Watch a mob in any news or sports footage and they’ll seem anything but smart. Today technology goes deeper, plucking the individual gems of brilliance that live in all of us and creating combined efforts on a scale we’ve never seen before…
In 1907, English explorer, geographer, inventor, meteorologist, geneticist and statistician Francis Galton published a paper about a county fair where a crowd of onlookers was trying to guess the weight of an ox. Although nobody — including professional ranchers — guessed the correct weight, Galton was intrigued to discover the average figure from the combined guesses was correct. New Yorker journalist James Surowiecki tells the story in his 2004 book The Wisdom of Crowds to introduce his point. We all know (or can do) a little bit, all we need is the system to put all those little bits together and we’ll have a much more detailed picture.
The term crowdsourcing wasn’t coined until the web age, undoubtedly because it enabled the collecting, aggregating and processing power we need to let crowdsourcing take full flight. Today it’s used for everything from judging the most attractive female posterior to gathering the funds to make movies.
Crowdsourcing has also found a unique place in science, as labs everywhere are realising they can use the collective eyes, ears, opinions and even gadgets owned by science enthusiasts around the world to contribute to research. Some examples like Galaxy Zoo are completely immersive (more below), still others are set-and-forget, like Stanford University’s Quake Catcher Network. Volunteers are sent an accelerometer that connects to a USB socket on their PC and picks up local tremors which the software reports back. From there it’s a short leap to a smartphone app (most modern devices have accelerometers built in), the next stage currently in planning.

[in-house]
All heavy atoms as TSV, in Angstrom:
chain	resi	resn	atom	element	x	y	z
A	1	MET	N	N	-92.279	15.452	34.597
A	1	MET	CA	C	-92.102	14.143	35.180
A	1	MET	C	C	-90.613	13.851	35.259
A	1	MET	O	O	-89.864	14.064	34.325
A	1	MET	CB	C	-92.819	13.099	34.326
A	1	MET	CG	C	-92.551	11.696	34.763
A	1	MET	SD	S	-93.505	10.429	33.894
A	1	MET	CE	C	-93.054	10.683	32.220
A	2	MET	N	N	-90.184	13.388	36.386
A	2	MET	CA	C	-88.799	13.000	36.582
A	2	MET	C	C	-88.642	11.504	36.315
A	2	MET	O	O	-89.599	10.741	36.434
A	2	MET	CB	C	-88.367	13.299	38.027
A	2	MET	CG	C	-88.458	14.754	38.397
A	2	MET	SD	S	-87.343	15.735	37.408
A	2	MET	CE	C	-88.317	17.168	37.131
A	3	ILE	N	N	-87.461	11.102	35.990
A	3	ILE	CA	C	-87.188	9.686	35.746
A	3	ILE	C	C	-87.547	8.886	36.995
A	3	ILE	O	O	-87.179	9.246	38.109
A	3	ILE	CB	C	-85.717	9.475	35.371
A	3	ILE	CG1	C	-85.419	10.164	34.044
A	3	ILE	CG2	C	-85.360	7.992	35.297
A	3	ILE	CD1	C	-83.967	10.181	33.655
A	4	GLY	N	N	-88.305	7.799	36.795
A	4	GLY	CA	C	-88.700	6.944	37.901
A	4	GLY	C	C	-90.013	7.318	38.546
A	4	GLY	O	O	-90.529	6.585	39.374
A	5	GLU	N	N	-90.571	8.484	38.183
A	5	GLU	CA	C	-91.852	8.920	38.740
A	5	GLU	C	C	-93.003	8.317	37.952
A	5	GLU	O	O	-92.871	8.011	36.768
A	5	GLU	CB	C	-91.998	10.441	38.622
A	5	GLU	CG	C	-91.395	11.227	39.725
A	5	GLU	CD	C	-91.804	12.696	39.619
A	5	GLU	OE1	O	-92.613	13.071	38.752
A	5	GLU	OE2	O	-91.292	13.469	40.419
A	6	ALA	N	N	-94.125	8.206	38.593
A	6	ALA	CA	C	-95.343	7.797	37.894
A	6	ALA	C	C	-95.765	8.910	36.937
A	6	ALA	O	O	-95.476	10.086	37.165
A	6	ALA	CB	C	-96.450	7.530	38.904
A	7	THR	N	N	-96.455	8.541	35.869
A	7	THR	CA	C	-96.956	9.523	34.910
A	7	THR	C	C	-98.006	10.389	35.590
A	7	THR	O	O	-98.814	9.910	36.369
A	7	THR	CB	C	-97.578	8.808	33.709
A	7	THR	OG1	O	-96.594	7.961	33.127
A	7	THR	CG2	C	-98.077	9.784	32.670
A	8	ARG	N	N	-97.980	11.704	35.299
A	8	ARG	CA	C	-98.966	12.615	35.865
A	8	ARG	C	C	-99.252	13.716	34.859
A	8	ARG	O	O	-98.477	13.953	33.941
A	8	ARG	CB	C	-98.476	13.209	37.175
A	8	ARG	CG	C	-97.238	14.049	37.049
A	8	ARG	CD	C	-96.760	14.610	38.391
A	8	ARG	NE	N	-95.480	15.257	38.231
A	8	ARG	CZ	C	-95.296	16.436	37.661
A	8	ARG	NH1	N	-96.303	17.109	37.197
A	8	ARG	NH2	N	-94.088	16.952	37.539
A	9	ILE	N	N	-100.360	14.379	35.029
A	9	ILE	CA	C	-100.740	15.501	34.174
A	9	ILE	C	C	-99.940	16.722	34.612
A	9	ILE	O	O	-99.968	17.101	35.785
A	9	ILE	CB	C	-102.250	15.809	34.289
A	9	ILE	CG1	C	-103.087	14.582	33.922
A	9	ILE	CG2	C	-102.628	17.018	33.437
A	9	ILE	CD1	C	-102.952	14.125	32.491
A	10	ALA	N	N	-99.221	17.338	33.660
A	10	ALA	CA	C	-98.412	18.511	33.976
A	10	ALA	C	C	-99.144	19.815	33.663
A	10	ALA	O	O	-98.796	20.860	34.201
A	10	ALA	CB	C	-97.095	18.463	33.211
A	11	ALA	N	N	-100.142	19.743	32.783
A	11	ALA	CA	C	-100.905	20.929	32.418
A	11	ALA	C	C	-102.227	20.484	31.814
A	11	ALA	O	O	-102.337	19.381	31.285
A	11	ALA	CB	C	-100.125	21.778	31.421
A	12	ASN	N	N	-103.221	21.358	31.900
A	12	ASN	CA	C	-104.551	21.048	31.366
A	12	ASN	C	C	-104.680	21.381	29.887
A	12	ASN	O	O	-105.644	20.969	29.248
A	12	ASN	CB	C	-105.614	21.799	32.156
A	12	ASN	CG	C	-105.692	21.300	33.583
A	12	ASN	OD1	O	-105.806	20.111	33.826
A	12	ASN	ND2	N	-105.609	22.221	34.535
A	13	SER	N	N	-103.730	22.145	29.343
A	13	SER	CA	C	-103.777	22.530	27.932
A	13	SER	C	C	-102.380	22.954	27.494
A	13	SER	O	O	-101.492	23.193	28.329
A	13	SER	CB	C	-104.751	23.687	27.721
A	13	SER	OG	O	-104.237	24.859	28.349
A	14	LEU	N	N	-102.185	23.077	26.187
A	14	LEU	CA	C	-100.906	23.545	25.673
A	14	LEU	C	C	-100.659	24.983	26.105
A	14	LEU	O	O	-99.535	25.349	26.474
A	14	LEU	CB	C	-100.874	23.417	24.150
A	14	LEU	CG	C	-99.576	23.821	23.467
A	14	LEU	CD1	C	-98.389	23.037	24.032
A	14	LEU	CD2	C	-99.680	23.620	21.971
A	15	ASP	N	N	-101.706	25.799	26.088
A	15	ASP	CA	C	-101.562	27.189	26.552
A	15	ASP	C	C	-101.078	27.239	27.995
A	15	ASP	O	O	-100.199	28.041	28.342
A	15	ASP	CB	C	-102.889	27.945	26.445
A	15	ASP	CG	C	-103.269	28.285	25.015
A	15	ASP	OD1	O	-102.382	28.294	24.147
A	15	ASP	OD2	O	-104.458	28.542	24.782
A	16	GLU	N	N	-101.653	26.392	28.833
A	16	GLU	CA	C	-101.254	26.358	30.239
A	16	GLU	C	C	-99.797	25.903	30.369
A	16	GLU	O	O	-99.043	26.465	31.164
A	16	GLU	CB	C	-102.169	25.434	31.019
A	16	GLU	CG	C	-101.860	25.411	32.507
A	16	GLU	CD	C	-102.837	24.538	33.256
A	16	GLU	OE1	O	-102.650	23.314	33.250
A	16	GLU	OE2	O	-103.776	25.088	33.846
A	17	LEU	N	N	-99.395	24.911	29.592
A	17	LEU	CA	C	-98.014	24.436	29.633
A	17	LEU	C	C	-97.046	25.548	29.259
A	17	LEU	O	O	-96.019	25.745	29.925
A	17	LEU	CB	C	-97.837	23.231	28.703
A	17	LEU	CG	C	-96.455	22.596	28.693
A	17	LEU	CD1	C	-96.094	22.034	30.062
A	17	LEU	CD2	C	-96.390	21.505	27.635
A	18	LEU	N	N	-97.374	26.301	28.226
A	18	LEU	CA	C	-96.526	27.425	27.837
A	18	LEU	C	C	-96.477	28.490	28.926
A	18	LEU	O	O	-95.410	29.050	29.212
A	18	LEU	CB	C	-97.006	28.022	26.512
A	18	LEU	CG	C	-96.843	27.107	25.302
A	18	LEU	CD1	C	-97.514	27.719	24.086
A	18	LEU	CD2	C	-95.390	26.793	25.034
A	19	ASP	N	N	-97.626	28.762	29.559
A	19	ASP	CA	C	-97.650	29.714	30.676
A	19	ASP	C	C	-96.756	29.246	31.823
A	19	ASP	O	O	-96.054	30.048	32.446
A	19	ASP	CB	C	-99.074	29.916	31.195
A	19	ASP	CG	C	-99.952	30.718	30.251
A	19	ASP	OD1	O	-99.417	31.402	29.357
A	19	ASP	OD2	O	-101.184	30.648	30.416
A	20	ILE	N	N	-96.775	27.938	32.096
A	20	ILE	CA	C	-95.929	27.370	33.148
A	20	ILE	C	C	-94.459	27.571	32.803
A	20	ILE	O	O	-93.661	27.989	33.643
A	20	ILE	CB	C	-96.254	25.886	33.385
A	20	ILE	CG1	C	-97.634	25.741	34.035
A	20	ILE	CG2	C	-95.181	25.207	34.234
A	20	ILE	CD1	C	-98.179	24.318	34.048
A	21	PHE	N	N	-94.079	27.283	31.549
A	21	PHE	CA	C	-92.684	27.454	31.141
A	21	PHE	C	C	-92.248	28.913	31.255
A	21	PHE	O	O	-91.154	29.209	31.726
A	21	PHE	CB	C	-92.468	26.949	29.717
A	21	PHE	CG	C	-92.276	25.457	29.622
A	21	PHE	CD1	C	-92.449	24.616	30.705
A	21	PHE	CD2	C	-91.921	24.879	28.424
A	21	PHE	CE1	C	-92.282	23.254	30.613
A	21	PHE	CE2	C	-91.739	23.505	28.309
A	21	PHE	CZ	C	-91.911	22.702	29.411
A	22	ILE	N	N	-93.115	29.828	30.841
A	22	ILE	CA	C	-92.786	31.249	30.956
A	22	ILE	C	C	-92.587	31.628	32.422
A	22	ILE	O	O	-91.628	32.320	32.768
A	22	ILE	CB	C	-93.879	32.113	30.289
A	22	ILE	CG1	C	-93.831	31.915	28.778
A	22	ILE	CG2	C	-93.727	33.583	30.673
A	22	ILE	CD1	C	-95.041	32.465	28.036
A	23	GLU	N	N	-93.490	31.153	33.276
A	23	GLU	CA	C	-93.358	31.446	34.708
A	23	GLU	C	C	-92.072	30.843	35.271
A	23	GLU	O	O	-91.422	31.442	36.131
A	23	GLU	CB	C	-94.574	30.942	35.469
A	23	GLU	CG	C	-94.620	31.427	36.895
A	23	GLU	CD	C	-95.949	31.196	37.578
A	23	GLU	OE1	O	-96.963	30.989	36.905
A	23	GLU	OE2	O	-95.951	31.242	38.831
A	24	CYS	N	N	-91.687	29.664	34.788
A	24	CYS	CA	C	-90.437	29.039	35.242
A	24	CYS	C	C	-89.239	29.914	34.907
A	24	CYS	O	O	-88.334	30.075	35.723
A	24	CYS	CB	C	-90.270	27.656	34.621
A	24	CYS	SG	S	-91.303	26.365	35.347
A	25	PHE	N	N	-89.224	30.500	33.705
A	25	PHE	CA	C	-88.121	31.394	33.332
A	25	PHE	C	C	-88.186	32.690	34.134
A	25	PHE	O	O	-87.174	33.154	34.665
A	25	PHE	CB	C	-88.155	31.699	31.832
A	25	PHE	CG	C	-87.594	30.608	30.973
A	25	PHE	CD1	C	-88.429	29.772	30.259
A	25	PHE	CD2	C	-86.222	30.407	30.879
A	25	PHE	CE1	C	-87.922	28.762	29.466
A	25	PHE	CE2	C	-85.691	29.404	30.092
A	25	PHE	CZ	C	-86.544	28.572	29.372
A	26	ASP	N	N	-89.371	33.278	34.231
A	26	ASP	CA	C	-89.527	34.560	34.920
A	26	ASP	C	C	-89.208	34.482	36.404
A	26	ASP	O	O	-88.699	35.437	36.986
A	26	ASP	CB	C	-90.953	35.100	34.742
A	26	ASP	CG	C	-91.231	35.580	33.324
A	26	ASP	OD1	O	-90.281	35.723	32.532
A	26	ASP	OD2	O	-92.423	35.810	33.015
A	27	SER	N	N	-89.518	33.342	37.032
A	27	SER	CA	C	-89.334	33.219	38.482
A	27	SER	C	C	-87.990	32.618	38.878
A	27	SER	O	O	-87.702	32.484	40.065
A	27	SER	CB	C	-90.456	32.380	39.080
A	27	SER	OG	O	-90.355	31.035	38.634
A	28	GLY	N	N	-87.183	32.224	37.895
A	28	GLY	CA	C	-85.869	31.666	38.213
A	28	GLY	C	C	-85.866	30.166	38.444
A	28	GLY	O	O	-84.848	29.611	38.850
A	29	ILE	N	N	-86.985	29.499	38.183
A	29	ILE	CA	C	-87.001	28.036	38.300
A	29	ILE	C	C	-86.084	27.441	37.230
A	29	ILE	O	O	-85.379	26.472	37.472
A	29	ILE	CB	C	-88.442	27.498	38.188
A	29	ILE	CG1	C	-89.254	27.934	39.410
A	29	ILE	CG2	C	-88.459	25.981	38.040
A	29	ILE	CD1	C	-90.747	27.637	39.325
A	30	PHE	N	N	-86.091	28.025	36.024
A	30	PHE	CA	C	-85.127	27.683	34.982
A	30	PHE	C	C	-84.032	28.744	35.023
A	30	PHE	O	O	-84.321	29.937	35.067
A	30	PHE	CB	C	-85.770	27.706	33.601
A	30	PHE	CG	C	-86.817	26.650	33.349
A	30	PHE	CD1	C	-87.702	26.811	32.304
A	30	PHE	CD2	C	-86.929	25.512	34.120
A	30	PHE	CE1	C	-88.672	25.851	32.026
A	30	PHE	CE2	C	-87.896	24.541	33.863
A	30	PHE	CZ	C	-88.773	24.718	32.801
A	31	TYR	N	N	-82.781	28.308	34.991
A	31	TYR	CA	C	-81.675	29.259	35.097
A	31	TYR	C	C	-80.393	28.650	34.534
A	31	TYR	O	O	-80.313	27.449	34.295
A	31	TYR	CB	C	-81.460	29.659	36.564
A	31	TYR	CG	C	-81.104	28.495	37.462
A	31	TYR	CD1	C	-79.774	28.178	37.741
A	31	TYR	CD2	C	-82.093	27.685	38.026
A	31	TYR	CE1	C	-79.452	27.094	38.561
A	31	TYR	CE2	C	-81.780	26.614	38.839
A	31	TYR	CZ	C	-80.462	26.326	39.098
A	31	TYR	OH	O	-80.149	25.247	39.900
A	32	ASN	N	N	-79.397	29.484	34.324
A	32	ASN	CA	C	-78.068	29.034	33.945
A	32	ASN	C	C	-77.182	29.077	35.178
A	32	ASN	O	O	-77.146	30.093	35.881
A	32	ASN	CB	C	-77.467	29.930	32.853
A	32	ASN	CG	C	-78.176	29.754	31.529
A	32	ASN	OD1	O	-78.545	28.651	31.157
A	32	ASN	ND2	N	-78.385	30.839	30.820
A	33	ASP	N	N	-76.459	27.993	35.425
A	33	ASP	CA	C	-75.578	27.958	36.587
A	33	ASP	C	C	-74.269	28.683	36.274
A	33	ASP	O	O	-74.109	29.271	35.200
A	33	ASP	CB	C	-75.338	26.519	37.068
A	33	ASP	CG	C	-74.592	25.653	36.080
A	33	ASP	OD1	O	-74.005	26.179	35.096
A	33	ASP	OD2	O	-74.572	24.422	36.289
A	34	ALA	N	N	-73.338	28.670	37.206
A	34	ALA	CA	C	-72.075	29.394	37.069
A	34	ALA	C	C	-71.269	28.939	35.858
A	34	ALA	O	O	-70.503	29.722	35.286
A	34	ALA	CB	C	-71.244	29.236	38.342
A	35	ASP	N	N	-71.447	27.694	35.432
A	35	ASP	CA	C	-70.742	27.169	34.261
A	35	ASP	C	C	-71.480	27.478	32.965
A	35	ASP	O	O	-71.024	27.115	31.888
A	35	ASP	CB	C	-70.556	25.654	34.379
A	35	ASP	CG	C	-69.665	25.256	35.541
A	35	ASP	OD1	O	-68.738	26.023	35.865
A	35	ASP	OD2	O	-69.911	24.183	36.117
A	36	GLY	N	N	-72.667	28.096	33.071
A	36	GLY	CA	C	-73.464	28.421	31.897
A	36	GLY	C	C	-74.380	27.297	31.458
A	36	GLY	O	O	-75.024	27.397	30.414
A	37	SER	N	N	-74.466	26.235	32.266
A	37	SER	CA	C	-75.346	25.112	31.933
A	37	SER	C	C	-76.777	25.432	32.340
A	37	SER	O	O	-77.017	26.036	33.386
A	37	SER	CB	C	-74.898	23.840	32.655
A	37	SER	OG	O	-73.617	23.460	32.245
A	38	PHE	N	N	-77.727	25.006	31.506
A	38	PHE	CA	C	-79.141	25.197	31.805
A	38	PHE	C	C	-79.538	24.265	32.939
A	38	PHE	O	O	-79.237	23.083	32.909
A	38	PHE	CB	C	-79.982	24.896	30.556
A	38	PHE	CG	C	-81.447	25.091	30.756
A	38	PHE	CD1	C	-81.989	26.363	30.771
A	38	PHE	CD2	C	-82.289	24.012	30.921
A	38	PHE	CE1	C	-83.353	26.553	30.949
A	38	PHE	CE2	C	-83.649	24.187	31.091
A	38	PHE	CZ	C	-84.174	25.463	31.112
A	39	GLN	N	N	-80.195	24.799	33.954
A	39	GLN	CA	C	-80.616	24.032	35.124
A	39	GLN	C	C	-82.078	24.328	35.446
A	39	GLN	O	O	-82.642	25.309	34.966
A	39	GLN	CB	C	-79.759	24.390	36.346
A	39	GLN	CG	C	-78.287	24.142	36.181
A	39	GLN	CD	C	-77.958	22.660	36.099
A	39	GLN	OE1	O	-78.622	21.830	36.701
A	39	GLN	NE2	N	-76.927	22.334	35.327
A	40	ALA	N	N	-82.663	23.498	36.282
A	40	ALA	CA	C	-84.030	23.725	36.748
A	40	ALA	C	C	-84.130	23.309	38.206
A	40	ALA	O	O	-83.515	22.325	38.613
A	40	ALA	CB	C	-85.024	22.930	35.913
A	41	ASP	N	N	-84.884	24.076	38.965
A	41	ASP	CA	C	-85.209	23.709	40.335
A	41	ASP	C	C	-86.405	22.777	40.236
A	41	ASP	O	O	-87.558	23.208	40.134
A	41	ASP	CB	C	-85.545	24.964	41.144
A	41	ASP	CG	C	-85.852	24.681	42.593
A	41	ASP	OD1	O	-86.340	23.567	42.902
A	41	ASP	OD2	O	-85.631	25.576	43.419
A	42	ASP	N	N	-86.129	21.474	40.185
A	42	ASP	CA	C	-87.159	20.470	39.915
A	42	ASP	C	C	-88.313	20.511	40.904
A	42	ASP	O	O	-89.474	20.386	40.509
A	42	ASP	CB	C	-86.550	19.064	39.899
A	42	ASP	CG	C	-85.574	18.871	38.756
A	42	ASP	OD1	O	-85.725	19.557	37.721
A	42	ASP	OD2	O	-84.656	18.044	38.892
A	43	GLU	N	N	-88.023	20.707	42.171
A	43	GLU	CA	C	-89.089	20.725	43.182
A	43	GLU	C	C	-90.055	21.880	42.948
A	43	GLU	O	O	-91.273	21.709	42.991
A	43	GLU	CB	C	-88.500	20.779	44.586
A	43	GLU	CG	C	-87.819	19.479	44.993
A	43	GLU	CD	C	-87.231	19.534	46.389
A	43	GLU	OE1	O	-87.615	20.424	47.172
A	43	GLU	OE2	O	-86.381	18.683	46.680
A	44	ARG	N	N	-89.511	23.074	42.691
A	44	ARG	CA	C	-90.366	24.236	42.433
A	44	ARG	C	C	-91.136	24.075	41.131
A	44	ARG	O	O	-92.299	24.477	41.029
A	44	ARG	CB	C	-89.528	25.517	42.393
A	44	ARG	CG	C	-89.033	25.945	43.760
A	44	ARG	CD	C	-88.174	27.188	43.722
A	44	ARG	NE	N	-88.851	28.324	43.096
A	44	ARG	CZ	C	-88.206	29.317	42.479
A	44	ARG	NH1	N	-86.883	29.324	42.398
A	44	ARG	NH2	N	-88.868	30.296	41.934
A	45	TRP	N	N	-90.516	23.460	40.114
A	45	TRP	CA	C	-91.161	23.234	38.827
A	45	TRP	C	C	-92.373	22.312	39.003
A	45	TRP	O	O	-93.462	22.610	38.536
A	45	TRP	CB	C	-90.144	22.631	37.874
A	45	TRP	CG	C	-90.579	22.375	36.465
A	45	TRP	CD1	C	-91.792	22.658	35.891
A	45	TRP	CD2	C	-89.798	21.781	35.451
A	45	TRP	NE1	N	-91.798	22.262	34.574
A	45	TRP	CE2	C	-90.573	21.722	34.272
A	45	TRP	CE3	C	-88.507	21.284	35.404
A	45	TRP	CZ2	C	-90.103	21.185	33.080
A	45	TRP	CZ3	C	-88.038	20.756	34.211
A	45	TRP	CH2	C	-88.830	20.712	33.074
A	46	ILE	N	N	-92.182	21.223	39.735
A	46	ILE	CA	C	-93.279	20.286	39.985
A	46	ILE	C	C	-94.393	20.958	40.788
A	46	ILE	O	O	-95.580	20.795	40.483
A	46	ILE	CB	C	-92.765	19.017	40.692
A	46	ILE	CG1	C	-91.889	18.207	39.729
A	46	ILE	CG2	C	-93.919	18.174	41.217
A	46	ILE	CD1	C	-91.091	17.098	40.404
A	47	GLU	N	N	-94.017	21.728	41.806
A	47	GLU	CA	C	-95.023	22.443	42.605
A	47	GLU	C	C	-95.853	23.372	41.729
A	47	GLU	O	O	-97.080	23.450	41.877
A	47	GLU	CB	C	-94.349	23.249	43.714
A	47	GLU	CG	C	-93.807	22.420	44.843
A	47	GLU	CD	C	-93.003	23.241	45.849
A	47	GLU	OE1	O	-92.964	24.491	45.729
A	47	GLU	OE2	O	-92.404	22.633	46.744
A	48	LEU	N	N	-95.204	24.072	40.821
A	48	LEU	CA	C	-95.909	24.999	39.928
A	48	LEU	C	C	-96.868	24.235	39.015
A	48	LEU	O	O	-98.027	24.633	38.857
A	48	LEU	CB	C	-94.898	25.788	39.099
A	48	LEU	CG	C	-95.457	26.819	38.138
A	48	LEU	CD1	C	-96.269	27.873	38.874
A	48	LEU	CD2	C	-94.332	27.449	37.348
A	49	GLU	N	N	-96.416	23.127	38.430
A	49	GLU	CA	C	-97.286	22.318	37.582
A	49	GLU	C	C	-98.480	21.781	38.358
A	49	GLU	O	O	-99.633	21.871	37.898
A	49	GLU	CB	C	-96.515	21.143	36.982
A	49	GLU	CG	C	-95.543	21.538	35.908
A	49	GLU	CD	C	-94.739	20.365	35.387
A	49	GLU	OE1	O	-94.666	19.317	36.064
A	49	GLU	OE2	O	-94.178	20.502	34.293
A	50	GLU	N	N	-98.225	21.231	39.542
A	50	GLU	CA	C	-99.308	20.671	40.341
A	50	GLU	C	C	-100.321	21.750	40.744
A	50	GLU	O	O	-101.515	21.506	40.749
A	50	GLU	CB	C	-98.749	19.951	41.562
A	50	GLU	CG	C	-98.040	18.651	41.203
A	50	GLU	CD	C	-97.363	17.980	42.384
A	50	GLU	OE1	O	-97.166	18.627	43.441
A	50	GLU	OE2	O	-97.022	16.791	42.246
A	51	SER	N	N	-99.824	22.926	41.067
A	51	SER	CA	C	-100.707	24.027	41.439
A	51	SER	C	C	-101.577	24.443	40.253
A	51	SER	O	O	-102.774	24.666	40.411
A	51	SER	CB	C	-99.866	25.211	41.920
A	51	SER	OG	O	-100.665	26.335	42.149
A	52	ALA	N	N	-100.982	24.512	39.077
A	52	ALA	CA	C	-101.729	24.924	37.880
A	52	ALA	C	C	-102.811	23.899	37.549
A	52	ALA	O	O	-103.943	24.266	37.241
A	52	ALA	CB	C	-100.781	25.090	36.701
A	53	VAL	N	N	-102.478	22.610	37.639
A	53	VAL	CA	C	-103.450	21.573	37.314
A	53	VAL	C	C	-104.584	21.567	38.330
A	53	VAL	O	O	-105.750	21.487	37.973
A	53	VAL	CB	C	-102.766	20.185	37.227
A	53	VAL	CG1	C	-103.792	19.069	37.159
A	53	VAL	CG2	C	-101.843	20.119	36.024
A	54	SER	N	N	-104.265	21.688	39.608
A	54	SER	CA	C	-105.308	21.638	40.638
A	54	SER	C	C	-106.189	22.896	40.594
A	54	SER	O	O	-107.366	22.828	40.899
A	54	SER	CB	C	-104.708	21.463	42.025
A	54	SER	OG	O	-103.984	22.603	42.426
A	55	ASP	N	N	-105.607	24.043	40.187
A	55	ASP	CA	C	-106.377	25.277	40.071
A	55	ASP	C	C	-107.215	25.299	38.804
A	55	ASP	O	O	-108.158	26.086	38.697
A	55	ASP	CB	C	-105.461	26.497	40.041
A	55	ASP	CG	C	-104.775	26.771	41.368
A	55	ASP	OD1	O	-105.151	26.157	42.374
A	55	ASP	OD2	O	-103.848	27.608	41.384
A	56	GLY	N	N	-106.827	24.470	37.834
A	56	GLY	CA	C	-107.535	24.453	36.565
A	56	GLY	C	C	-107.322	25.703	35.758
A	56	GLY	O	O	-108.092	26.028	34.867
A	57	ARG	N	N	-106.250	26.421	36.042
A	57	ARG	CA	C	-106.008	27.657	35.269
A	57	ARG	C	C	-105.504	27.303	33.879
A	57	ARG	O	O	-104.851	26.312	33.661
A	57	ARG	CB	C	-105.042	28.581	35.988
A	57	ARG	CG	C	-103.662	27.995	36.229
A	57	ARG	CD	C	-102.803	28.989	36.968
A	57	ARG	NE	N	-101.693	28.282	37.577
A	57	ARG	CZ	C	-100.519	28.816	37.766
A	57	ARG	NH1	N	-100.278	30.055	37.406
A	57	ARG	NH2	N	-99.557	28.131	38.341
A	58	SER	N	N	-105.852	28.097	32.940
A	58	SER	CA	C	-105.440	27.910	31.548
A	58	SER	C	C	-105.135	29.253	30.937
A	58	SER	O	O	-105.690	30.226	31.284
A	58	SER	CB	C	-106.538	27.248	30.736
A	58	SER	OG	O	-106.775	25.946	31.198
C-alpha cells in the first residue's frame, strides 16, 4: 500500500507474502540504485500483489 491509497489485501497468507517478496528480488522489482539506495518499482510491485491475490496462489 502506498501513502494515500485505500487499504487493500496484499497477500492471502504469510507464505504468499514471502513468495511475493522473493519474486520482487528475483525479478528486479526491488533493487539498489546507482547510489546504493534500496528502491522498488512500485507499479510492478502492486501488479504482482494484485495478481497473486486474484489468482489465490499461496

At least one example of digital crowdsourcing predates the term. Since May 1999 California’s Berkeley University has overseen SETI@Home, the screensaver application that crunches data from radio telescopes looking for errant signals that might lead us to extraterrestrial life.
David Anderson is a research scientist with Berkeley’s space sciences laboratory, an adjunct professor of the University of Houston’s computer science department and the director of SETI@Home and in 1994 he was a specialist in distributed computing in 1994 when scientist David Gedye contacted him to talk about a distributed computing project. SETI@Home was created at the perfect time — the home PC explosion was in full swing and rather than spend millions on expensive supercomputers that would be obsolete in no time, SETI@Home sent data to the four winds, dormant processing power on two million systems (so far) doing the work for free.